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CHAPTER 10

1. What is the importance of developing and maintaining financial records in a franchised


business?
(what is the definition of financial records, think of all transaction information, whether it be in
paper or electronic format, that involves your money or investments as a financial record.
For example, this can mean paychecks you receive, investments you make such as CDs, stocks,
bonds or annuities. Your retirement plans and even checking and savings bank records also involve
you and your money—past, current, and future, so they are also considered financial records.
Some records that have no cash value currently such as life insurance policies or short or long-
term disability policies. These are also financial records that are important to keep.)
Textbook: Financial records are basic to any business, including franchised ones. Financial records
are where all the financial information of the franchise is kept, including how money, assets, and
resources are measured and their flow through the company is recorded. Moreover, they show the
financial flow of the franchised business, which is written documentation or recording of busness
transactions shown through financial statements. Financial records are important to develop and
maintain because they prove how healthy a franchised business is; and they provide owners and
managers with the information oftern necessary for making appropriate business decisions that fit
financial performances.

Internet: Everyone in business must keep records. Keeping good records is very important to your
business. Good records will help you do the following:
 Monitor the progress of your business
 Prepare your financial statements
 Identify sources of your income
 Keep track of your deductible expenses
 Keep track of your basis in property
 Prepare your tax returns
 Support items reported on your tax returns
Monitor the progress of your business
You need good records to monitor the progress of your business. Records can show whether your
business is improving, which items are selling, or what changes you need to make. Good records
can increase the likelihood of business success.
Prepare your financial statements
You need good records to prepare accurate financial statements. These include income (profit and
loss) statements and balance sheets. These statements can help you in dealing with your bank or
creditors and help you manage your business.
 An income statement shows the income and expenses of the business for a given period of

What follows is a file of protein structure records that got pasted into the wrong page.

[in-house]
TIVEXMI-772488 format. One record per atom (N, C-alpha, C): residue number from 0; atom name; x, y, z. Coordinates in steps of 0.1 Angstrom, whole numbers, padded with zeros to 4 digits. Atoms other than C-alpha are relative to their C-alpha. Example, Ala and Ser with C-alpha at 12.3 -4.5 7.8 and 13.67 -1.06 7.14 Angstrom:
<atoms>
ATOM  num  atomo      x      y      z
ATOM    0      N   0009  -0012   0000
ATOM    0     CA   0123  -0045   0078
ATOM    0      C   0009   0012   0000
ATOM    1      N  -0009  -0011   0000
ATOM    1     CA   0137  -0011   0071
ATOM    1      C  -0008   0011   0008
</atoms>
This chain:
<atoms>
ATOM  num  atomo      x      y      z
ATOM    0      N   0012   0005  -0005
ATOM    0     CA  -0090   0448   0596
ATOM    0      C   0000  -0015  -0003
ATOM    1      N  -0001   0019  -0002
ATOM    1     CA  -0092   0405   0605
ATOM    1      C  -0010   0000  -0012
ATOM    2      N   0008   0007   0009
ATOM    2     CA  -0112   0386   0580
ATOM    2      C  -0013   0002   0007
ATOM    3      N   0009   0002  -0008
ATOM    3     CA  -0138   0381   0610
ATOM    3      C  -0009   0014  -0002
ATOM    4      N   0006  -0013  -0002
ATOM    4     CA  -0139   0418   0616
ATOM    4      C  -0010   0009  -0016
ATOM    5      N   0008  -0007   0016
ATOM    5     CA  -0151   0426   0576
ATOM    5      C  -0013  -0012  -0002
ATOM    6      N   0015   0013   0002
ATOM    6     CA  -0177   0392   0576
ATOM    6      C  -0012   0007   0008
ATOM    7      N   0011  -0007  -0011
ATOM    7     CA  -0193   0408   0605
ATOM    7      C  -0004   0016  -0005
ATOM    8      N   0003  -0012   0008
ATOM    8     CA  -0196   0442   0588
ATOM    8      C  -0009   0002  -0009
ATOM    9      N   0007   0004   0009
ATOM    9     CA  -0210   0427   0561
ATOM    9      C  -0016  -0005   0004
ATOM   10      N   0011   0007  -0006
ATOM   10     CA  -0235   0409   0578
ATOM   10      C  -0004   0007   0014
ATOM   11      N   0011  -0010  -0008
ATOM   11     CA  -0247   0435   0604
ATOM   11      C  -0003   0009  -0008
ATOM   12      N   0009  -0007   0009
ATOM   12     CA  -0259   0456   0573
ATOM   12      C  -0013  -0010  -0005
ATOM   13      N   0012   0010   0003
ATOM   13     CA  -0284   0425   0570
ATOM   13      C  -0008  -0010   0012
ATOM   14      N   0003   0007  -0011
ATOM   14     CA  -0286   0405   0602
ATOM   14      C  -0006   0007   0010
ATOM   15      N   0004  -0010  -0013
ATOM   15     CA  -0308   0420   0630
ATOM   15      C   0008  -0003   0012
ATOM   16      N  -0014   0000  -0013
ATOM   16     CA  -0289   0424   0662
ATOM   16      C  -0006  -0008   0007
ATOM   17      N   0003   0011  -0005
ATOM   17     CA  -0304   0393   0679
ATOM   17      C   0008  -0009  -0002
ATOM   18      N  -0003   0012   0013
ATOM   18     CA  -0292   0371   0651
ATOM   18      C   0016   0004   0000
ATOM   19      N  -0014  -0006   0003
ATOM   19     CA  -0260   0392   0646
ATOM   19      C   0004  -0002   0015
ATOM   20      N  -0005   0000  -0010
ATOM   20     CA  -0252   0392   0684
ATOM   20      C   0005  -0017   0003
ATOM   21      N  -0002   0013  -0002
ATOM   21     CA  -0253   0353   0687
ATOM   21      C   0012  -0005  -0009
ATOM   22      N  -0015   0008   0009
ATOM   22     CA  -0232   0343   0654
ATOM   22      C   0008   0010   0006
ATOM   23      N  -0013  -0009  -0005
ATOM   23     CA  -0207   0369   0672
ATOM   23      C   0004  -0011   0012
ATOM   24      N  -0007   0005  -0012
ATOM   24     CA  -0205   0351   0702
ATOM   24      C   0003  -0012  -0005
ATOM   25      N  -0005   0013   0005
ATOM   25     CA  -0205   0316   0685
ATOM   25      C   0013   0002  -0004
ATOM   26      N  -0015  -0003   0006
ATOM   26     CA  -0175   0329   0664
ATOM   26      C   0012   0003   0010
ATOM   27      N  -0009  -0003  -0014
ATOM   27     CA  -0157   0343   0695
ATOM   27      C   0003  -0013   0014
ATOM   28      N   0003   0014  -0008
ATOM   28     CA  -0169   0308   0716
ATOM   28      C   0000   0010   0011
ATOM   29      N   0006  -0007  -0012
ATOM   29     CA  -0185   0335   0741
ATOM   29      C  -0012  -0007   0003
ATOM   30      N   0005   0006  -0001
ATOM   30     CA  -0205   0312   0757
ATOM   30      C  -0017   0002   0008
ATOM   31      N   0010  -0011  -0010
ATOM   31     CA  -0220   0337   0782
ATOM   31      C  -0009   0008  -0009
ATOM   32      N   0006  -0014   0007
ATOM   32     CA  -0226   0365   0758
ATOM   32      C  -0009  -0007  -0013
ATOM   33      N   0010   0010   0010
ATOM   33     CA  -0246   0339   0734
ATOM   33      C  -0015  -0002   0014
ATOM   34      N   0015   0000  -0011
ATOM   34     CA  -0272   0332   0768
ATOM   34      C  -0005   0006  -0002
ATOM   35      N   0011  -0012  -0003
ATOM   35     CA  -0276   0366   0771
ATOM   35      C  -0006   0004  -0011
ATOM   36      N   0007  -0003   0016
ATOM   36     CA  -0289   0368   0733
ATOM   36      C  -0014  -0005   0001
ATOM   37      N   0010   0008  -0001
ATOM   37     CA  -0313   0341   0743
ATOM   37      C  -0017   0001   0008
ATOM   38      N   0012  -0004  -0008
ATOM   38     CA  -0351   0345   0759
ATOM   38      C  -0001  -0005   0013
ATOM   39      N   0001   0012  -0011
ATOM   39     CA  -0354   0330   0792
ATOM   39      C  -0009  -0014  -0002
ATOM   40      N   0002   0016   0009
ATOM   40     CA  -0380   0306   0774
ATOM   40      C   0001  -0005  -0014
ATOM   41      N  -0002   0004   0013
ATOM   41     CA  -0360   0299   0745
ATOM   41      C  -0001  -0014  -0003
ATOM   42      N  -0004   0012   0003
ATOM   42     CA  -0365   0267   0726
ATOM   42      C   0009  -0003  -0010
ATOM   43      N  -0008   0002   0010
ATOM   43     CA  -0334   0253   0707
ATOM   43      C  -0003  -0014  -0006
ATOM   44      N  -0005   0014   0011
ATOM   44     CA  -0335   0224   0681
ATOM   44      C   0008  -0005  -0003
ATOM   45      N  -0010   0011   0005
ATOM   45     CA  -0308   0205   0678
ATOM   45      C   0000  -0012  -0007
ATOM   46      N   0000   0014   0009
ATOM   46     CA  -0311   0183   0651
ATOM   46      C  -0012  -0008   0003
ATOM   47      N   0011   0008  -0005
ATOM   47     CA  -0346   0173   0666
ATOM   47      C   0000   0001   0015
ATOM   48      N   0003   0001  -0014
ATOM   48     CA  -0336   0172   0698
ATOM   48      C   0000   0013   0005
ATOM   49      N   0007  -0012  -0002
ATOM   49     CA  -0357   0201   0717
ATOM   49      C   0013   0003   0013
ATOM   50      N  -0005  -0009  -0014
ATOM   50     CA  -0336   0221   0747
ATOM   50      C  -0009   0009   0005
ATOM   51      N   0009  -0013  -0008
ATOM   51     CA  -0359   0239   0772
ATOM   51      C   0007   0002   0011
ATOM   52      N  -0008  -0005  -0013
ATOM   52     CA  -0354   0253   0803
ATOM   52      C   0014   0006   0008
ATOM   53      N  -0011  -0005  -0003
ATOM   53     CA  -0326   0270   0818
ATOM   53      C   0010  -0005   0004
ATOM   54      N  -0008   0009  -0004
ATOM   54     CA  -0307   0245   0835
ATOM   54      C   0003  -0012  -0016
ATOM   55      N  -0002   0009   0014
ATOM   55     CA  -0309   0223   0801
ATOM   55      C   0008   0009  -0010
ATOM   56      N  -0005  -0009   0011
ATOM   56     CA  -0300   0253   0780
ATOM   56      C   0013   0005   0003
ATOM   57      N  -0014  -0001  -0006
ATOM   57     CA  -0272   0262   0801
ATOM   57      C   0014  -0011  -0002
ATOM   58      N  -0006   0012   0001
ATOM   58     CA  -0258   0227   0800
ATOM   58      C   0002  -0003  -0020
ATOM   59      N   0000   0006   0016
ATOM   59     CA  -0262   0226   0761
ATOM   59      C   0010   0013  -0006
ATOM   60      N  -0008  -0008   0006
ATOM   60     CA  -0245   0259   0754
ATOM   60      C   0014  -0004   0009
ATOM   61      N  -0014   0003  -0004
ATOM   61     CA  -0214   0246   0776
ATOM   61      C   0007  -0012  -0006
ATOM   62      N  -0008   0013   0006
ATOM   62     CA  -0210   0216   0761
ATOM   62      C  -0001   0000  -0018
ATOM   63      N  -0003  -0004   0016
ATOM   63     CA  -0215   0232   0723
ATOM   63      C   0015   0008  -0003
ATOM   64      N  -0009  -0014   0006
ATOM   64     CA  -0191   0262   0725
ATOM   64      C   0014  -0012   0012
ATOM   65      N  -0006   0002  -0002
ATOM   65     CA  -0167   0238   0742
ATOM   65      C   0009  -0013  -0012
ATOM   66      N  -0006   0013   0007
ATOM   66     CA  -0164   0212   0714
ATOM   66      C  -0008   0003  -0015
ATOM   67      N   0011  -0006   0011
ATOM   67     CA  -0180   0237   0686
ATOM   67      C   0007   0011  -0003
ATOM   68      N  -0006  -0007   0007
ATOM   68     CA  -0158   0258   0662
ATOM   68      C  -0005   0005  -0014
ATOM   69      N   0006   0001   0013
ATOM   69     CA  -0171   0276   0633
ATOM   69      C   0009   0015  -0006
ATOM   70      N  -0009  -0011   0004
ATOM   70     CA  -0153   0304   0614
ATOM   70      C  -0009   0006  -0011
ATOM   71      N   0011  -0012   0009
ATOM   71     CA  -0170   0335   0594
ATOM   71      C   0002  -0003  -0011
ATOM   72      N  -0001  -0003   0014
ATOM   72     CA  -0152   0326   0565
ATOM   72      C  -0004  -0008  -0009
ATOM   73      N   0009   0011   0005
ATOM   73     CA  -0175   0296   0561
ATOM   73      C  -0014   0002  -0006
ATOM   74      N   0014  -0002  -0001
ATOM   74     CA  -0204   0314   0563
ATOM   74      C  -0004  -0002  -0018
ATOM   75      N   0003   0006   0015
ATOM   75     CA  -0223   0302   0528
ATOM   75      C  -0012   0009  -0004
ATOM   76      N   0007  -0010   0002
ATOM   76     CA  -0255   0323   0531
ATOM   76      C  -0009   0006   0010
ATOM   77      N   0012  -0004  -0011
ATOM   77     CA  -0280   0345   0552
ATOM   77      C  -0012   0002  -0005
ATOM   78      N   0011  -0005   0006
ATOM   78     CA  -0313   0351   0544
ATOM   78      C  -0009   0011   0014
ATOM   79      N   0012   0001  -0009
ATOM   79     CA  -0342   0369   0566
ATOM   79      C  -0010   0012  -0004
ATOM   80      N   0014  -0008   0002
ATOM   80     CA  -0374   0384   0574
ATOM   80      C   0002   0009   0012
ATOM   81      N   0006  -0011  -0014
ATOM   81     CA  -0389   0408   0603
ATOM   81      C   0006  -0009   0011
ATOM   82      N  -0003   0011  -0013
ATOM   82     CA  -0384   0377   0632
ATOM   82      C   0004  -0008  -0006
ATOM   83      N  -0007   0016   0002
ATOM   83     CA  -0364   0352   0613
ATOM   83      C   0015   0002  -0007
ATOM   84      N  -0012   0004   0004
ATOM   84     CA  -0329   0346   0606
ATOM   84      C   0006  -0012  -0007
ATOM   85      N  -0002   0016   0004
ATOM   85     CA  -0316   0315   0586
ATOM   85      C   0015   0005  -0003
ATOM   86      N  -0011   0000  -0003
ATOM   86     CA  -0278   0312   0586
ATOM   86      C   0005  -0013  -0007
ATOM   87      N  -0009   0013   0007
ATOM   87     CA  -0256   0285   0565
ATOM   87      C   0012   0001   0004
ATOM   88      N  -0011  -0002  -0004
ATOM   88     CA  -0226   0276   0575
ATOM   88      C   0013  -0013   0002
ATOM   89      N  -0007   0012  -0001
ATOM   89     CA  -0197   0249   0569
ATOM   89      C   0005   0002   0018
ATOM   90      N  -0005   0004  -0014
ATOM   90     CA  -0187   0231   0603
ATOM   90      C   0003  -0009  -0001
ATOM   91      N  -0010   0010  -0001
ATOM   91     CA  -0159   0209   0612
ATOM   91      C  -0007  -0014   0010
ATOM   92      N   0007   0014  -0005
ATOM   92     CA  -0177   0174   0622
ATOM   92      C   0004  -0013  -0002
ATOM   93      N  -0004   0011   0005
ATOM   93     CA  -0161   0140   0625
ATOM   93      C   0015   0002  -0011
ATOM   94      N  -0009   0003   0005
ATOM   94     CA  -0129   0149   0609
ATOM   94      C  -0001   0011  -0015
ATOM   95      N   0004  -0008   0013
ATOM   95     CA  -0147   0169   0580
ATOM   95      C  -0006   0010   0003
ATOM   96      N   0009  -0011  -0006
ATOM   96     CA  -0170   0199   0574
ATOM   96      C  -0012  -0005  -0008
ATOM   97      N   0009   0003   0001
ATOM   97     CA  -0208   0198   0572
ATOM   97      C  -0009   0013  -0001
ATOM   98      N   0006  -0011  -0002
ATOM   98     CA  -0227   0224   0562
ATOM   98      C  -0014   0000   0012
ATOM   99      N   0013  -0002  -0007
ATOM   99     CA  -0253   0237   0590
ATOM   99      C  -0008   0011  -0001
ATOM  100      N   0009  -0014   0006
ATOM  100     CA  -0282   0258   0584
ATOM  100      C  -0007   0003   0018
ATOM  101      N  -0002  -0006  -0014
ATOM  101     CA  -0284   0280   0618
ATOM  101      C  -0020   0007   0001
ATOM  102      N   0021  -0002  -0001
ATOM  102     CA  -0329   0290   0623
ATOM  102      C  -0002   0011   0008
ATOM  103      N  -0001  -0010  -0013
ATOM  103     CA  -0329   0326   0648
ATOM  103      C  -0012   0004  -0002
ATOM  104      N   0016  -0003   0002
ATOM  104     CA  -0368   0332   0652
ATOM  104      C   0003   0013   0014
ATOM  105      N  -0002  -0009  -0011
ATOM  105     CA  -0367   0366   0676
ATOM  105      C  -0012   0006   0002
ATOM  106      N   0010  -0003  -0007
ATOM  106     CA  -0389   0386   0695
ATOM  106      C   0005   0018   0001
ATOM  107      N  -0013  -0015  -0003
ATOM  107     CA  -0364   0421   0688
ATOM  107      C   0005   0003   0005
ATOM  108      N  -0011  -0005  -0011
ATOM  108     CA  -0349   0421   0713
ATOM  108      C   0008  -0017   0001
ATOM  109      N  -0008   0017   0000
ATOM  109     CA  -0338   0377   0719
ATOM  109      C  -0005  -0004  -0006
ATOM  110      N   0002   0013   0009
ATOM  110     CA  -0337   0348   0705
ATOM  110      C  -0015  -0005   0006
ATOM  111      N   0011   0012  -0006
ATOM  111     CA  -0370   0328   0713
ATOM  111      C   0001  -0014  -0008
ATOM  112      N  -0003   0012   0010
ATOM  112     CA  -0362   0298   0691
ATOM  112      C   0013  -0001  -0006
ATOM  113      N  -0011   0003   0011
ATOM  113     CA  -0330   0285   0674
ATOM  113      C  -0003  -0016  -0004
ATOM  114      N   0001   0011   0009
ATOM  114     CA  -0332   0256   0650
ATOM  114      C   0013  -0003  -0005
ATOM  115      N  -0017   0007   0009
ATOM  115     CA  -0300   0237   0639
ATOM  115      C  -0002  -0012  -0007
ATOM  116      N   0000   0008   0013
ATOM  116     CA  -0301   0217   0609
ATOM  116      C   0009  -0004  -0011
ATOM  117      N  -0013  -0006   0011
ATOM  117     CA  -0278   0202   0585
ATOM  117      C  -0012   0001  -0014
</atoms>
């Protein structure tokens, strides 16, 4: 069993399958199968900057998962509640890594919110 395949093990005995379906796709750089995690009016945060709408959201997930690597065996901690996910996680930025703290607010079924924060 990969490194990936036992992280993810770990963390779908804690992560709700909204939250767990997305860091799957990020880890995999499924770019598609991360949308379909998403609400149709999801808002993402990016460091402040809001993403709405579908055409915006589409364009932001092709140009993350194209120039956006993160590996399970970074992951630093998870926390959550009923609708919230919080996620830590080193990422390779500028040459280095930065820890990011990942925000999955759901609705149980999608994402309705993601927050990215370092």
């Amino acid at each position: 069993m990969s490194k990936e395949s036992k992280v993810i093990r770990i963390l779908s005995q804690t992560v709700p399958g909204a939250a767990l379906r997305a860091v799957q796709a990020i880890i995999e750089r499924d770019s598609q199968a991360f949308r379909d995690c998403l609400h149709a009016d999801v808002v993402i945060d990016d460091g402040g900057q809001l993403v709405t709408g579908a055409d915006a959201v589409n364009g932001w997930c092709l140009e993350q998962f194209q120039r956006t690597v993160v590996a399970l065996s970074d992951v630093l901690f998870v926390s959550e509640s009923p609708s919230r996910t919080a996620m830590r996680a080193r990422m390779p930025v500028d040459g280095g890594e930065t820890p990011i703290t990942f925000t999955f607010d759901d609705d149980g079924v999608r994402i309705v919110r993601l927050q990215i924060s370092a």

time.
 A balance sheet shows the assets, liabilities, and your equity in the business on a given date.
Identify sources of your income
You will receive money or property from many sources. Your records can identify the sources of
your income. You need this information to separate business from nonbusiness receipts and
taxable from nontaxable income.
Keep track of your deductible expenses
Unless you record them when they occur, you may forget expenses when you prepare your tax
return.
Keep track of your basis in property
Your basis is the amount of your investment in property for tax purposes. You will use the basis
to figure the gain or loss on the sale, exchange, or other disposition of property, as well as
deductions for depreciation, amortization, depletion, and casualty losses.
Prepare your tax return
You need good records to prepare your tax returns. These records must support the income,
expenses, and credits you report. Generally, these are the same records you use to monitor your
business and prepare your financial statement.
Support items reported on your tax returns
You must keep your business records available at all times for inspection by the IRS. If the IRS
examines any of your tax returns, you may be asked to explain the items reported. A complete set
of records will speed up the examination.

2. What is the importance and use of a balance sheet? What are its primary components?
10-4 p. 269
The balance sheet provides a picture of the financial health of a business at a given moment in
time — usually the end of a month or financial year. It can tell you if you owe more money than
what you currently have, the current value of your assets and the overall value of your business.
More importantly, if you familiarise yourself with using financial ratios, the balance sheet can